Manipulation of the illumination of an Adaptive Optics Flood Illumination Ophthalmoscope for functional imaging of the retina in-vivo

Abstract : As the only transparent optical window of our body, the eye gives a unique access to the observation of neural and vascular networks. Today however, a new era is opening up for high-resolution imaging, which should no longer be limited to giving access to tissue structures, but may also tackle their functions. In fact, biomarkers for the functioning of the whole human body can be found in retinal imaging. Neurodegenerative diseases (Parkinson's, Alzheimer's) or arterial hypertension could thus be diagnosed early by high precision imaging of the retina. Adaptive optics, applied to retinal imaging as early as 1997, significantly improved the spatial resolution of retinal images, leading to many retinal studies by ophthalmoscopy. In particular, it was coupled with the scanning ophthalmoscope, which became the most popular choice for its superior spatial resolution and in optical sectioning compared to full-field. However, unlike scanning systems, the full-field ophthalmoscope produces wide-field images with a high rate of acquisition and without distortion. In my thesis work, I intended to show how such a system, associated to imaging modalities adjusting geometrical settings of the illumination, could contribute to research on the retina. To achieve this ambitious goal, we modified the full-field ophthalmoscope built at the National Hospital of Quinze-Vingts with a specific image processing and two new instruments inspired by full-field microscopy. We have integrated these instruments into the illumination path of the ophthalmoscope to manipulate the geometry of the retinal illumination. These new implementations allow us to make use of more advanced imaging techniques, such as dark field imaging or noninvasive near infrared angiography. These imaging modalities have been exploited to image the retina functionally. We focused mainly on the light coupling function of photoreceptors and on blood perfusion.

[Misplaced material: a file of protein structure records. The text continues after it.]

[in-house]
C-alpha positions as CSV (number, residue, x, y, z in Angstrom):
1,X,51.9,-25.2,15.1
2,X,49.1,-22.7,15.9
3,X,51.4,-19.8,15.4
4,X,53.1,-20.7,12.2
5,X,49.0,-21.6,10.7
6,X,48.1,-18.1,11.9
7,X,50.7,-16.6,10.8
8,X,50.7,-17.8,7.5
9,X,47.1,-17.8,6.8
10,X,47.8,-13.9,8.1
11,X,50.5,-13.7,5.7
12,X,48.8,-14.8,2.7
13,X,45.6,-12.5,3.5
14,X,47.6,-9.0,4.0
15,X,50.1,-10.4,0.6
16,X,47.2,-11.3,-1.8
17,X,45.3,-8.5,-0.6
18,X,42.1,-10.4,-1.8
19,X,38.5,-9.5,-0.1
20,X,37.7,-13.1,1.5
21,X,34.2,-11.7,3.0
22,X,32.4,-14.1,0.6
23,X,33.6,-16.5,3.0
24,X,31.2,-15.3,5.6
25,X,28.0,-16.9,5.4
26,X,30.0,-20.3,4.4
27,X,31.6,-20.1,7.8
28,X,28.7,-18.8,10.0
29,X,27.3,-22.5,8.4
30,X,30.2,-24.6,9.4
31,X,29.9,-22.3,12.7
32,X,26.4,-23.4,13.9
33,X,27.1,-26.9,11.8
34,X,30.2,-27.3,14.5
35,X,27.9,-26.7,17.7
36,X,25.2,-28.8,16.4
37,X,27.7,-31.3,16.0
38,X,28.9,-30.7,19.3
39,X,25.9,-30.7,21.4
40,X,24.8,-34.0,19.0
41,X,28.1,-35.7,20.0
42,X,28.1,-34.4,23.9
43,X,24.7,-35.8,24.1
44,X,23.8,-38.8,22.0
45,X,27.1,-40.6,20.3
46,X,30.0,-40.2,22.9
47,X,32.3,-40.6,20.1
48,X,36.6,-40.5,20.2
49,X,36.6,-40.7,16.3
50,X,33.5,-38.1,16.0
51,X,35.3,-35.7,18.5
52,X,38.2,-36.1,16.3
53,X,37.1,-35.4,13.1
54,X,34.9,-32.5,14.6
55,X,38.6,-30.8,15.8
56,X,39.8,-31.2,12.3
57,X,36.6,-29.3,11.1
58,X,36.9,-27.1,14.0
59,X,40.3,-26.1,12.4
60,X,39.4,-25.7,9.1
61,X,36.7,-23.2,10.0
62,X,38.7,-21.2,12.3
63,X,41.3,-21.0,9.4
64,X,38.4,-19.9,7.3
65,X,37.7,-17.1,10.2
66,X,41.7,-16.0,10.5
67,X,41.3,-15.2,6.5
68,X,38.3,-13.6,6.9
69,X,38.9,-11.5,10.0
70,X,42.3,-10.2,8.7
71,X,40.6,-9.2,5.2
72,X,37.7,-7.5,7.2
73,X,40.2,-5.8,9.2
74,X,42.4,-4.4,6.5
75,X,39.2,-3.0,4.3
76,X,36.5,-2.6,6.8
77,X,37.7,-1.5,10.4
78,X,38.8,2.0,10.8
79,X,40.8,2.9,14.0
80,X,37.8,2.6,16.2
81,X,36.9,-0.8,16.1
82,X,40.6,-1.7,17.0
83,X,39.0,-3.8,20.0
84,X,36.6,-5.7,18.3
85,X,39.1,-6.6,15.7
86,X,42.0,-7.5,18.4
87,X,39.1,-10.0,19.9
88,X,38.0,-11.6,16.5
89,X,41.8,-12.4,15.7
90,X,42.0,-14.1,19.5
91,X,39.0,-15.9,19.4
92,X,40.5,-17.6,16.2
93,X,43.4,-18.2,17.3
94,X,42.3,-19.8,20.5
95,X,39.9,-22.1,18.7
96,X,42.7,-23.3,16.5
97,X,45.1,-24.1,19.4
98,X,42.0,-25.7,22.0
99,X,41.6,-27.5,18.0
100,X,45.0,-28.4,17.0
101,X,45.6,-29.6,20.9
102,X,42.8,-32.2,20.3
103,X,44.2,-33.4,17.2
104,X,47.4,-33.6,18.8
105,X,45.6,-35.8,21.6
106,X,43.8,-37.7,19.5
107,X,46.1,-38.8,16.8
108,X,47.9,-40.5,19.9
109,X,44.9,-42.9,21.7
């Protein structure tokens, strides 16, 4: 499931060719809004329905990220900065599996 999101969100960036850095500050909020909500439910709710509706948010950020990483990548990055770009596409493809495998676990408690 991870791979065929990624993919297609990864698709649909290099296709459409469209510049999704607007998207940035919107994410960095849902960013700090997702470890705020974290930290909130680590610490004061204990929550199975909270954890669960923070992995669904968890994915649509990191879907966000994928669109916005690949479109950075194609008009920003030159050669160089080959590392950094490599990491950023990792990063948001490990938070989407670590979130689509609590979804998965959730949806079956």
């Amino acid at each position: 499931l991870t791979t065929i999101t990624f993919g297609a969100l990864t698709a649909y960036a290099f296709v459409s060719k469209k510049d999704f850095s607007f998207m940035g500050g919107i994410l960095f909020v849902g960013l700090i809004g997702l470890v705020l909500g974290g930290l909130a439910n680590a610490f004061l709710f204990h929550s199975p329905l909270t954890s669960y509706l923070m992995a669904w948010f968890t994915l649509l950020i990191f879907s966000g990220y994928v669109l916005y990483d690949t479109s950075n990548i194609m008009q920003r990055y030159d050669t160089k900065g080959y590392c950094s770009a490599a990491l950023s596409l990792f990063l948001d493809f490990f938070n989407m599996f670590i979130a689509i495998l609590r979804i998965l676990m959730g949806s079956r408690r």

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Submitted on : Friday, June 28, 2019 - 2:28:07 PM
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Elena Salas. Manipulation of the illumination of an Adaptive Optics Flood Illumination Ophthalmoscope for functional imaging of the retina in-vivo. Optics / Photonic. Sorbonne Université, 2019. English. ⟨tel-02168160⟩

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